It was the summer of 1989 or perhaps 1990 when my mother decided to spend a small fortune to investigate the new Cerebral Palsy approach that was making waves in America: The Doman principle. She spent six weeks in Philadelphia learning the basics and the science behind the new method. For days she would watch videos of people with parts their brains removed as a result of gun shuts and injuries. She collected comprehensive materials and books. The lectures were translated into multiple languages parents in audience would understand. The course as my mom recalls it was extremely well prepared. She was shown pictures, data and explanations and the organizers seemed to go to great lengths to have her understand what it does. Theories about how brain regenerates itself and how other parts of it assume functions of the cells that were damaged. She may have not have been an expert, but she was knowledgeable and she felt educated in the field. When it was done it made sense to her- the theory did stick, especially when it was illustrated with success stories that the Doman approach has helped. For a few weeks, their book "What to Do About Your Brain Injured Child" became our rehabilitation Bible if you will, but we soon found that the method is not really suitable for Polish conditions. All the crawling I had to do every day to go through all the childhood developmental stages if you will, required huge apartments and big spaces. The patterning- the passive exercise in which people are supposed to recreate swim like movements by grabbing onto and animating a limb required a team that we simply didn't have. I think my mom even considered hiring somebody to come by each day and help out, that's how much she was on board with this. I really don't care to discuss the Doman principle at great length. In the years that followed it was apparently subject to some controversy and there were people who say that the research was doctored, but whether it was or wasn't is really of no significance to the point I'm trying to make. The Doman did the one thing the Peto method never cared to. Convinced my mom. As soon as she felt she had the tools, the theory and the understanding, she was dedicated to it. It wasn't as simple as "do this exercise, do that movement"- she had a sense of understanding why we are doing every single thing that we do in the system. When she was told to use a plastic breathing mask with me, it was not simply because Glenn Doman, the method Guru thought it's a great idea. She was given an explanation and shown how the brain reacts to an environment with increased C02 levels. The Peto people were very secretive about the philosophy behind everything you saw at the Institute. All that parents could copy, was the visible, the external- the exercises, the tools- without an explanation. Give us your child for a period of time. We'll do something to it, you'll be lucky if we tell you what because we certainly will not tell you why. Is there any doubt why the Peto method has an image problem and Conductive Education is no longer attracting kids and parents like it did 20, 30 years ago? You could say of course that the difference in transparency are simply the result of the fact that the two approaches adopted two entirely different models. They "sell" if you will different things. Peto is a rehabilitation facility. It takes kids in and works with them, perhaps that's the reason why it feels it needs to keep how it works a secret. If you can easily replicate it, what do you need the Peto Institute for? The Doman Principle sold the method itself. It offered knowledge. Training- tools for parents to go and work with the kids at home themselves. You could say that's a marketing choice. But I will tell you that it's incredibly hard to have someone follow you if they don't know what their doing and don't understand why. Especially if you  want them to have faith and dedication to it. They will never be as driven and as motivated  if all you offer as an explanation is a story of some man, a man of science who worked with veterans in the 1940's. The key to Doman's popularity back then was what seemed like transparency and information. The "we're not telling you what to believe but take this data and use your best judgement" approach. My mom felt like she was given access to something. That somebody leveled with her as to what they can do and how. Something that I think none of the other methods that only expected us to do as they say we tried has ever attempted before.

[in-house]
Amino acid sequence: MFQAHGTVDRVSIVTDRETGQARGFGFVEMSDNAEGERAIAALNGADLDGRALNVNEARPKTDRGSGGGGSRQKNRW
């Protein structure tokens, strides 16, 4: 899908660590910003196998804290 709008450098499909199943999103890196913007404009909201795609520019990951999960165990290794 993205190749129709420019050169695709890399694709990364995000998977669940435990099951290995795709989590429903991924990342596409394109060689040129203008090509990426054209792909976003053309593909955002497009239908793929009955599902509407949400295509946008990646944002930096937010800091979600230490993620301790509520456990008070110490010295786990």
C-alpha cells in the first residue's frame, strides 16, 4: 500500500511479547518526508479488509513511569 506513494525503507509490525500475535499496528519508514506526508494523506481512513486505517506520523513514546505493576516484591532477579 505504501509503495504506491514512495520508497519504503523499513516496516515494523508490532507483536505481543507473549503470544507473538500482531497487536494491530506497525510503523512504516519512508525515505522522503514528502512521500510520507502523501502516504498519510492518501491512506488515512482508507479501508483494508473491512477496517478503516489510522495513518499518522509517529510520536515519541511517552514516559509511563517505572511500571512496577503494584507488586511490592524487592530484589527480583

Friday, November 1, 2013